[2] Language learning in the ENC is at a very low standard and is obligatory only up to age 14.  For many children this results in a significant proportion of their childhood being given up to classes that give them no functional use of another language.  The issue of effective language-learning is not unique to democratic schools.


The ENC Key Stages reflect a long tradition in the UK of “moving up” from primary to secondary school after the 11+ examination. Private prep schools customarily add one more year before senior school.  In Spain, where we are based, the first year of ESO as secondary education is called here is also a year later than in the ENC.  In Canada there is an intermediate or Junior High system from 12-14.

ENCKey Stage 1Key Stage 2Key Stage 3Key Stage 4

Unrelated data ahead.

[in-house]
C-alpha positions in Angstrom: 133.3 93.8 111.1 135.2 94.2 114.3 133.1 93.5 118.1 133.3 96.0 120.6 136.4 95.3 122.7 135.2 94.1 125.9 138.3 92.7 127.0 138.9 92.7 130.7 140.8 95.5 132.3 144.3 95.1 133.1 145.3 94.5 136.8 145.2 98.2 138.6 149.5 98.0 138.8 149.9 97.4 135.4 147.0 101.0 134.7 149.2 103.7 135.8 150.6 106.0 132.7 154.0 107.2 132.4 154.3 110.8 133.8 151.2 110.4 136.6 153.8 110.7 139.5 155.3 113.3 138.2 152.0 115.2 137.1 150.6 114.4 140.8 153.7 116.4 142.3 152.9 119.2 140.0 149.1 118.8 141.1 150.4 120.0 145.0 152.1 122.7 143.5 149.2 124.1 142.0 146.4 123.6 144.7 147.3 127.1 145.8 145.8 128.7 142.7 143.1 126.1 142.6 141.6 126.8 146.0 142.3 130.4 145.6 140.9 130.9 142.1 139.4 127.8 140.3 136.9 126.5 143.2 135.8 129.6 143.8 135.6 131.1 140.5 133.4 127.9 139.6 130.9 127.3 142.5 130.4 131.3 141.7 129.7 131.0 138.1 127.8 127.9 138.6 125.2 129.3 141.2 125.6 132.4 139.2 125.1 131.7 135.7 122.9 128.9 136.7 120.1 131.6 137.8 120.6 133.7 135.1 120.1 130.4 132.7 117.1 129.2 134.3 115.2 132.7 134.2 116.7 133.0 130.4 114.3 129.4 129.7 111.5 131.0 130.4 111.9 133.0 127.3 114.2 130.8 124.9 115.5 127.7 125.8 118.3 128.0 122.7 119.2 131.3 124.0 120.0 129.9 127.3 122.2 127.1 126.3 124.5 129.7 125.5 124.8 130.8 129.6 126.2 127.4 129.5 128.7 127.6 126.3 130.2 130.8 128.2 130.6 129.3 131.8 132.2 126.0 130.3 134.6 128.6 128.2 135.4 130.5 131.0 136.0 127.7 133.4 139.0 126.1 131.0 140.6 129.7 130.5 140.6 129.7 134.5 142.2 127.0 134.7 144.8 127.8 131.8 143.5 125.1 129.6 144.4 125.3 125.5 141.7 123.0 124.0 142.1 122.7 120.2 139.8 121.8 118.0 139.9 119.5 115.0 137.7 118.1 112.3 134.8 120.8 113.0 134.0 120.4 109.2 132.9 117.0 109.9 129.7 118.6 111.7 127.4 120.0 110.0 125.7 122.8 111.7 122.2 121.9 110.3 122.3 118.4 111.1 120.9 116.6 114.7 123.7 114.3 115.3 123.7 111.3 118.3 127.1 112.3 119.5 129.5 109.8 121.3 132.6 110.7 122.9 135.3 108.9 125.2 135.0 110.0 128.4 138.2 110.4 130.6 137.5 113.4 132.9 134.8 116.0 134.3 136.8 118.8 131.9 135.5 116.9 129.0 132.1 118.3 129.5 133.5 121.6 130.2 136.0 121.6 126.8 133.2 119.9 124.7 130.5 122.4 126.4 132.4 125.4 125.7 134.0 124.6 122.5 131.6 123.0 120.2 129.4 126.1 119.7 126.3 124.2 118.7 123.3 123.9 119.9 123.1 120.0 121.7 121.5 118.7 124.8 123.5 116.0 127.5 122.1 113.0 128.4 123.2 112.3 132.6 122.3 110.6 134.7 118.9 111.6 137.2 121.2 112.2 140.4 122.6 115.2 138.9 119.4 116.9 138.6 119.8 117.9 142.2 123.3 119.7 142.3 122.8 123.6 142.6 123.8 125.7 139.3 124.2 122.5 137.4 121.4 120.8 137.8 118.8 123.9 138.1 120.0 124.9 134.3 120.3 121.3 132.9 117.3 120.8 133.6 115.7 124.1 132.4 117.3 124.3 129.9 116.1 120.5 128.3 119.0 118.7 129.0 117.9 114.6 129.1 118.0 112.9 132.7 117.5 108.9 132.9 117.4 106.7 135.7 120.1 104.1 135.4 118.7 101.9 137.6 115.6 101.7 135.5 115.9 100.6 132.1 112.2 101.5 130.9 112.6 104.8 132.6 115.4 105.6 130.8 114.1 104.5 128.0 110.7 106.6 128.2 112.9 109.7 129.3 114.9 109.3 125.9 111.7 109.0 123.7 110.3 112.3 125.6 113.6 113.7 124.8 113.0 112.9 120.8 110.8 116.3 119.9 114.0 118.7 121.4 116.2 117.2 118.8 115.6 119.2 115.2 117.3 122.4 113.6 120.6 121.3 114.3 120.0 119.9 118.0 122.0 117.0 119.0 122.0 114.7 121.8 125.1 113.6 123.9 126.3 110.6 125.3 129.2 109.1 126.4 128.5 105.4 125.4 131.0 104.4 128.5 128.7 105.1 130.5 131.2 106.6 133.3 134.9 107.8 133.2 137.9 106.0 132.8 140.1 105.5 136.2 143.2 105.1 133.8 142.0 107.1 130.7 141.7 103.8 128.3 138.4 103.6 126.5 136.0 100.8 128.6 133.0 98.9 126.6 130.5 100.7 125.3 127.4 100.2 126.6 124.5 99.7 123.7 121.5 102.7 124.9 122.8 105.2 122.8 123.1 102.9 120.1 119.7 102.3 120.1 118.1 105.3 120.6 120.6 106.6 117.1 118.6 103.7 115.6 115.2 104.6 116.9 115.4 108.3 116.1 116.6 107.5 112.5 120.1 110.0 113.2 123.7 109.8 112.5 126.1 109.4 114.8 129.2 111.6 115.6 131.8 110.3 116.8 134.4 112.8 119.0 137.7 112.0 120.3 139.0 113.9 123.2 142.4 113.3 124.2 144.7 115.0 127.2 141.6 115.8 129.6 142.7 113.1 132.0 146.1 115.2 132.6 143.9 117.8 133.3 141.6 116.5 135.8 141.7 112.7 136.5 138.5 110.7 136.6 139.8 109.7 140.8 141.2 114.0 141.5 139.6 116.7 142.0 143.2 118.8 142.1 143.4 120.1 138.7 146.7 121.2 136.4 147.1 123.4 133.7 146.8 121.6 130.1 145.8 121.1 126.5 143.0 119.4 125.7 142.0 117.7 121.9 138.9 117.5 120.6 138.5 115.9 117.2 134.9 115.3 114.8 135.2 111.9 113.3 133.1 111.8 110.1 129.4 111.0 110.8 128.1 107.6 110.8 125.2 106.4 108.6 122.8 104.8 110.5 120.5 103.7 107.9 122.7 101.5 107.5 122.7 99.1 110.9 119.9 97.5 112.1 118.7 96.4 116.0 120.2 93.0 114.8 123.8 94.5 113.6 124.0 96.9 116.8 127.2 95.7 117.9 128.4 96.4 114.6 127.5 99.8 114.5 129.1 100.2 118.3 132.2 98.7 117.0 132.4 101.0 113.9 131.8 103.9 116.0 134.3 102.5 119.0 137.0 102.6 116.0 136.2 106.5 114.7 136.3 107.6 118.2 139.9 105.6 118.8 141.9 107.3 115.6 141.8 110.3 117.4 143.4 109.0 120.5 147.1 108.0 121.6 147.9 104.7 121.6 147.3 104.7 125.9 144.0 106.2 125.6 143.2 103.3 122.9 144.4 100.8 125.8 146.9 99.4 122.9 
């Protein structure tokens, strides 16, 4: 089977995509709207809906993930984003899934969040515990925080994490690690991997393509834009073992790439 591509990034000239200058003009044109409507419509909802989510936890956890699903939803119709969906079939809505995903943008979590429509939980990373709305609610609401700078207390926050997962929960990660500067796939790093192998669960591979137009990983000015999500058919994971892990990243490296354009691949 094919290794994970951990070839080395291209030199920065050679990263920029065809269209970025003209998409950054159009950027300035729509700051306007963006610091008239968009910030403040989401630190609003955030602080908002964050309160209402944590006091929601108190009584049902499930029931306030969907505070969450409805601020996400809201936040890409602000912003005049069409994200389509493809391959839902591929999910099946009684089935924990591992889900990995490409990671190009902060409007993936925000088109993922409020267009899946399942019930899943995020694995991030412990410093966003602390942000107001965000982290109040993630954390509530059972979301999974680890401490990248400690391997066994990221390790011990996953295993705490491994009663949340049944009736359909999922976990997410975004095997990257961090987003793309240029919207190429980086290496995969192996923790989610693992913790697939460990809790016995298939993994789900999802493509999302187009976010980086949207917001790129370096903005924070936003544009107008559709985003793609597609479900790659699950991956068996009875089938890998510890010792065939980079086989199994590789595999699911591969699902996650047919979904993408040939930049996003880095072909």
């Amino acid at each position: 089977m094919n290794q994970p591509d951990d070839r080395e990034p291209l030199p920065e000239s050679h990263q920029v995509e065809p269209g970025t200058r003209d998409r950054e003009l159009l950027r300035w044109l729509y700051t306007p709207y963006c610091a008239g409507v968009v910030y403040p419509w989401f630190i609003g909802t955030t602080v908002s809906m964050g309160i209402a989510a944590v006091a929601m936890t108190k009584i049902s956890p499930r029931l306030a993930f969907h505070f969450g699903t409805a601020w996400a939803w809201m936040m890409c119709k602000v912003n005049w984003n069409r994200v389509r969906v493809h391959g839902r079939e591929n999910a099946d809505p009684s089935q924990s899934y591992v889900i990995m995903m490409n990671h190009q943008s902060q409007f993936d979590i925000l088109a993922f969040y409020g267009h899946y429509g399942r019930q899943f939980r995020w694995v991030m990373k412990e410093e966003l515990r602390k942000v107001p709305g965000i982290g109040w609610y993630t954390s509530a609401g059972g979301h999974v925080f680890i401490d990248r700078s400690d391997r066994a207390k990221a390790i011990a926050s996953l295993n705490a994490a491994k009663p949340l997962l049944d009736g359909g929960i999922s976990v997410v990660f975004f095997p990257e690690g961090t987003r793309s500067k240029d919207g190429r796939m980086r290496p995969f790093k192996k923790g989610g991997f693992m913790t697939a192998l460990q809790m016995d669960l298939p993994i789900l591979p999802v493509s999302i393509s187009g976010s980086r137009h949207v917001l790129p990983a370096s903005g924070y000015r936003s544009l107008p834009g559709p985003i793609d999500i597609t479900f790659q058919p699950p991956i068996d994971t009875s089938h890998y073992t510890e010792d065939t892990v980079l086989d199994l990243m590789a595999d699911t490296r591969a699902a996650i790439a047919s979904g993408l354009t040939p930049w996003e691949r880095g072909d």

[4] We have seen many free schools that, due to the difficulties of providing a full secondary school curriculum, graduate their children age 11.  We strongly feel that this is the wrong moment in the developmental arc of most children to progress to the secondary school system.  The proliferation of ‘democratic primary school only’ schools is storing up problems for the children who are forced to leave them before they have completed the free childhood that seems to have been promised to them.

Shoving children on into ‘senior’ learning before the age of 12+/13 is cutting childhood development off at the knees. 10 to 12+ is the Age of Veteran/Professional Children. Their abilities for ‘Senior Child’ informal/active learning and for the exercise of a maximum sense of independence, free choice, and running and organising their own lives in a democratic community with democratic meetings is at its peak. It must be honoured in Democratic Free Schools.